Fourteen months and three negotiation phases after the Progressive Student Labor Movement (PSLM) occupation of Mass. Hall, workers in Harvard University Dining Services (HUDS) finalized a new wage agreement last month.
The new contract collapsed a two-tiered system of wages into a single system, and raised wages for all but one class of workers—those who have worked for less than one year above the level of the living wage established by the city of Cambridge.
“I thought it was a good reflection of the fight that was waged,” said Ed Childs, Adams House cook and chief shop steward for Hotel Employees and Restaurant Employees Local 26, which represents HUDS workers.
Under the previous wage agreement, HUDS workers were paid according to two separate pay scales. Workers in “cash ops” locations like Loker Commons and the Greenhouse were paid less than workers in residential dining halls.
“Our main goal was to bring those [cash ops wages] up,” Childs said.
The new wage rates for cash ops employees range from a minimum of $10.85 to $12.07 per hour effective June 20 of this year, up from the current $9 wage. Wages increase from $12.25 to $13.47 in the final year of the contract, depending on job classification and length of service.
Overall, wages for cash ops employees cumulatively increase from 22 percent to 36 percent over the three-year life of the contract.
After PSLM occupied Mass. Hall last year, the University agreed to establish the Harvard Committee on Employment and Contracting Policies (HCECP), headed by Professor of Economics Lawrence F. Katz, and including 11 faculty members, three unionized Harvard employees, two administrators and four students. HCECP recommended that Harvard’s lowest-paid employees be paid $10.83 to $11.30 per hour.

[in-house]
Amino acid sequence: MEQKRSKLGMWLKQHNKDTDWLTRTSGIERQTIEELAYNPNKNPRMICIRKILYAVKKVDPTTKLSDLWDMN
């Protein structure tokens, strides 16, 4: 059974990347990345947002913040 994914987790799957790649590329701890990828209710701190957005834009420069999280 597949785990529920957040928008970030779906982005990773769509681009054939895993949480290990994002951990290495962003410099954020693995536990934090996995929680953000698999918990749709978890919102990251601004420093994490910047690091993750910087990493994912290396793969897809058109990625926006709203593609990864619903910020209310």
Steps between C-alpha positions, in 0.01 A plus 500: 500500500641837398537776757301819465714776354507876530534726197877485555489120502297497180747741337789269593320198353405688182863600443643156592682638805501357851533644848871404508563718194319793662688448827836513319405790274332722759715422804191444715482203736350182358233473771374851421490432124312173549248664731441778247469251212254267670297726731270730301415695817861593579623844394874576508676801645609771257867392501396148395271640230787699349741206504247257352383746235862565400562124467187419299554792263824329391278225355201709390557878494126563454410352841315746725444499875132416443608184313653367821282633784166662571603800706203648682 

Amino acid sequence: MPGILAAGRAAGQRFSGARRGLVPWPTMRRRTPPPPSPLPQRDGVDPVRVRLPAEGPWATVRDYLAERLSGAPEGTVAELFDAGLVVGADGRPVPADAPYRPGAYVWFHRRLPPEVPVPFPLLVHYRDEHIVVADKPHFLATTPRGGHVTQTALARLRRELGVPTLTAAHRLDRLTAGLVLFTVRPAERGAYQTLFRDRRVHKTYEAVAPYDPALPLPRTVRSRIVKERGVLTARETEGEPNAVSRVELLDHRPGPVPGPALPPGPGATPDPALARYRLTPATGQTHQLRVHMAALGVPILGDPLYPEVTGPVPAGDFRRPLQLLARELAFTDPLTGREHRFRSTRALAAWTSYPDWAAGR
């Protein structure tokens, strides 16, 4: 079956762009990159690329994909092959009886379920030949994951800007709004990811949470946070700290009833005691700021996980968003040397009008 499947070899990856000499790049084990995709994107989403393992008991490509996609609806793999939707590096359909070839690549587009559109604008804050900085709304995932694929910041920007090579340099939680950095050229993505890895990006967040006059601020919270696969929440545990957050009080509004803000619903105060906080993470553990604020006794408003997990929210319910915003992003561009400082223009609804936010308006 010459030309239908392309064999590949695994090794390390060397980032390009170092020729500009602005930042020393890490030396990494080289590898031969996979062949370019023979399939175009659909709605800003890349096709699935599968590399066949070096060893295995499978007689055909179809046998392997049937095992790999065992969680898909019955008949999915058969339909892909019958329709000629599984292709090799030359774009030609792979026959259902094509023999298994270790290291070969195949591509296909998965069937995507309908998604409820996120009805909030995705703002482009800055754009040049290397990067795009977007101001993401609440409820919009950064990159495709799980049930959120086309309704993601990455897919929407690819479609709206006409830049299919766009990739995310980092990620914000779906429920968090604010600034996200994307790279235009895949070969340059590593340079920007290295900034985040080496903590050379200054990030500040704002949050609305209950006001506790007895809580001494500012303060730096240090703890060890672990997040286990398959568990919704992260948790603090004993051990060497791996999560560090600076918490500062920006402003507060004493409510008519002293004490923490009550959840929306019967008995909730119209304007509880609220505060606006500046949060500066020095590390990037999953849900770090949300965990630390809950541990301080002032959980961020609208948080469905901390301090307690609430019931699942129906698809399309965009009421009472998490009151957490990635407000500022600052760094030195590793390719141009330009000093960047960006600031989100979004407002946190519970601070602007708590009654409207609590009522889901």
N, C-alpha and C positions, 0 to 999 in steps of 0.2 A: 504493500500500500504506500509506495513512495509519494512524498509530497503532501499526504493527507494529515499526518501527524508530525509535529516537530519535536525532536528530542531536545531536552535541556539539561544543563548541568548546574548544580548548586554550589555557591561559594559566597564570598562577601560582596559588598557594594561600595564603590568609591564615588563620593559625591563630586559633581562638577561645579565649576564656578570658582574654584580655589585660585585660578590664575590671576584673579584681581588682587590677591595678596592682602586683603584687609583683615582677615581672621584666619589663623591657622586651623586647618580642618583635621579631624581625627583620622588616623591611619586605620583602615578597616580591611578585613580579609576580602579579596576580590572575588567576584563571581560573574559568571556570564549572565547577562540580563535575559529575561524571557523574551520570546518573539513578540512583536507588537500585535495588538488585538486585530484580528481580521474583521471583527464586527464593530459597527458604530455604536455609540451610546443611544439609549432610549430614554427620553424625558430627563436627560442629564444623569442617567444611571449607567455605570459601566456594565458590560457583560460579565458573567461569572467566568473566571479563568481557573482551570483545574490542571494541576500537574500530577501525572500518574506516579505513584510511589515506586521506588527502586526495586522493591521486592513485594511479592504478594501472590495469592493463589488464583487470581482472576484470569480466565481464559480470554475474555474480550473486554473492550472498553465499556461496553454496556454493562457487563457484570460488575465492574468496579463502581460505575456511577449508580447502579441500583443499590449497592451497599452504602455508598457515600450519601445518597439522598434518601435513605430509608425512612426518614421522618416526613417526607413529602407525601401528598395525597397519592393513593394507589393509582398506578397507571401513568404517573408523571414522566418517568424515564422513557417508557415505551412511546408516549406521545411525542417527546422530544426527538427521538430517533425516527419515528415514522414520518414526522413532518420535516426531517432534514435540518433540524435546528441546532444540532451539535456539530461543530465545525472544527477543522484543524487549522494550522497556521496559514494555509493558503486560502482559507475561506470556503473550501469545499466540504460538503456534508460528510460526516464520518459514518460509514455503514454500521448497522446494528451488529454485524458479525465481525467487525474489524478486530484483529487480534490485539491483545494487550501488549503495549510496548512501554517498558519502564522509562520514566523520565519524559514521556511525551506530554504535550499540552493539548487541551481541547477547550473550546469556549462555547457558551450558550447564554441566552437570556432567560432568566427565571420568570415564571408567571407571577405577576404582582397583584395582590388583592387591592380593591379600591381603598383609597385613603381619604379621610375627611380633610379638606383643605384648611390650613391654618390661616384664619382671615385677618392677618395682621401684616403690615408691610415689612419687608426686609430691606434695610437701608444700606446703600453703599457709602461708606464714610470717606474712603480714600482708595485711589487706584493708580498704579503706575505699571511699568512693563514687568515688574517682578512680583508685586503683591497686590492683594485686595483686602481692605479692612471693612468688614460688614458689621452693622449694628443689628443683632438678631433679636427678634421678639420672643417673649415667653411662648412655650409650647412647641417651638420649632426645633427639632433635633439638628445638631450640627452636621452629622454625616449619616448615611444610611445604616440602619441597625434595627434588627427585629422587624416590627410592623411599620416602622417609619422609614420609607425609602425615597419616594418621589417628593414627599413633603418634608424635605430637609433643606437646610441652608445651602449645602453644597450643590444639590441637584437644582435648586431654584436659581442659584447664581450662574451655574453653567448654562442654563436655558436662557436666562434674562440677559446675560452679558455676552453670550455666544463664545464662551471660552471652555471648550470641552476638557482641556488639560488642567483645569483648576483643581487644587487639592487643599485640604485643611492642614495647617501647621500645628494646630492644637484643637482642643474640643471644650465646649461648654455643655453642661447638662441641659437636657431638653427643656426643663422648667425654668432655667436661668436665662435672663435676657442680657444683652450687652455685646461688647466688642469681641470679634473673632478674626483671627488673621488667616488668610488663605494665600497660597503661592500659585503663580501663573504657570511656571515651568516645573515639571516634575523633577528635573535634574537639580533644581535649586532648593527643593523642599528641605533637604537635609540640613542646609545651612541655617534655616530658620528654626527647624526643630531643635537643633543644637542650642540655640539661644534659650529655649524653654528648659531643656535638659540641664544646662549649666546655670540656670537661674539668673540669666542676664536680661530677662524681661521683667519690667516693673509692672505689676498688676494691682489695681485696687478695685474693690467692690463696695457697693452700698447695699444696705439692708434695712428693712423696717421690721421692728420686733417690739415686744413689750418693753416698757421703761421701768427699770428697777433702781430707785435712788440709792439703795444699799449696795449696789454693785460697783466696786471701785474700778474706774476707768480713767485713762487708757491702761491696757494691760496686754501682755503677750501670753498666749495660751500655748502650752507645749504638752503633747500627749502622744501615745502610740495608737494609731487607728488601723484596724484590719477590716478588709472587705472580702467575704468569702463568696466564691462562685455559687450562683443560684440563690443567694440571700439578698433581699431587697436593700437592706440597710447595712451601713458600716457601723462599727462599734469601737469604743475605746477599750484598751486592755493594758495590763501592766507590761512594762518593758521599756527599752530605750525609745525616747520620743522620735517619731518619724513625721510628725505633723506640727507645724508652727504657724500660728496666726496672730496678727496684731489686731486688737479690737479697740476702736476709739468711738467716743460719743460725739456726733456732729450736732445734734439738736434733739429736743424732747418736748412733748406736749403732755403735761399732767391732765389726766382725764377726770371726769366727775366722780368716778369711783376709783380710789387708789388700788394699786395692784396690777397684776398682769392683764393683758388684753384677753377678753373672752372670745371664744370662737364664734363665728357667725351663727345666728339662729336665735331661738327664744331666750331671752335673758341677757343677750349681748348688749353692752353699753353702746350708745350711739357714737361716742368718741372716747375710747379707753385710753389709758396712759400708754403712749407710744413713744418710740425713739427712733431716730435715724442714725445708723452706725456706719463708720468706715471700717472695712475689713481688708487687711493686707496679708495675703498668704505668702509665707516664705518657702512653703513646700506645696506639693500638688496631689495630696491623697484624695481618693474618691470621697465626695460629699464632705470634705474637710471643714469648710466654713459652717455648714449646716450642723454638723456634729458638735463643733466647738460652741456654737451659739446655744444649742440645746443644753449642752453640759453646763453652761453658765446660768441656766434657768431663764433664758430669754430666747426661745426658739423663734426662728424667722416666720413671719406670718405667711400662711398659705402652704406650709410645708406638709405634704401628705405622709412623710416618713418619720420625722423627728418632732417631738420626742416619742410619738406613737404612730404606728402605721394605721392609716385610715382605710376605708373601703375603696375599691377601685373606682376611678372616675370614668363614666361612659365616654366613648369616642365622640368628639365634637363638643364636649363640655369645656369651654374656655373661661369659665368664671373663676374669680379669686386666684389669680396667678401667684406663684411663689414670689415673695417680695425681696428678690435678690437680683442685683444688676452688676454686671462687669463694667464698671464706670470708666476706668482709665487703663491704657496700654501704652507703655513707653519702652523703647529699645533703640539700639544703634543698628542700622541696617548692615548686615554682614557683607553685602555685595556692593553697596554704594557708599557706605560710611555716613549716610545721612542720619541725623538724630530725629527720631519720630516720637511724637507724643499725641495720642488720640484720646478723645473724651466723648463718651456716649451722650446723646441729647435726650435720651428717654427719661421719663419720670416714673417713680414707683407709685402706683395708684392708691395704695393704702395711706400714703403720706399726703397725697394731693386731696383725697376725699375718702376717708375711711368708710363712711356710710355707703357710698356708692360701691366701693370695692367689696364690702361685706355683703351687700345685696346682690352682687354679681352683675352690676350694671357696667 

After University President Lawrence H. Summers’ acceptance of HCECP’s recommendations, the contract for HUDS workers was reopened and the final agreement was reached last month.
“People have struggled and won something,” Childs said of the long process toward the current agreement.
But the union and PSLM regret that that one spot in the wage agreement remains below the city-determined living wage. In the first year of the contract, kitchen utility workers who have been employed at HUDS for less than one year will receive $10.85 per hour, which is within the range the HCECP recommended but below the Cambridge living wage of $11.11 per hour.
“We still have hundreds of people on campus who are still going to be below the Cambridge living wage,” said Benjamin L. McKean ’02, a former member of both HCECP and PSLM.
“That suggests that Harvard’s being quite intransigent in its position that people are going to be paid as little as they can get away with,” McKean said. “The attitude of management hasn’t changed.”
But Childs said that Harvard workers, as well as students and faculty, made the HUDS workers’ union “much stronger than it has been in the past.” A coalition with the union that represents Harvard’s custodians was mutually empowering for the unions, creating what Childs called a “piggyback effect.”
With the first month of the new contract coming to a close this week, Childs said he has seen the positive effects of the wage increases.
“People who feel they have a brighter future will work better, have better work habits and come in more often,” he said.
—Staff writer Stephanie M. Skier can be reached at firstname.lastname@example.org.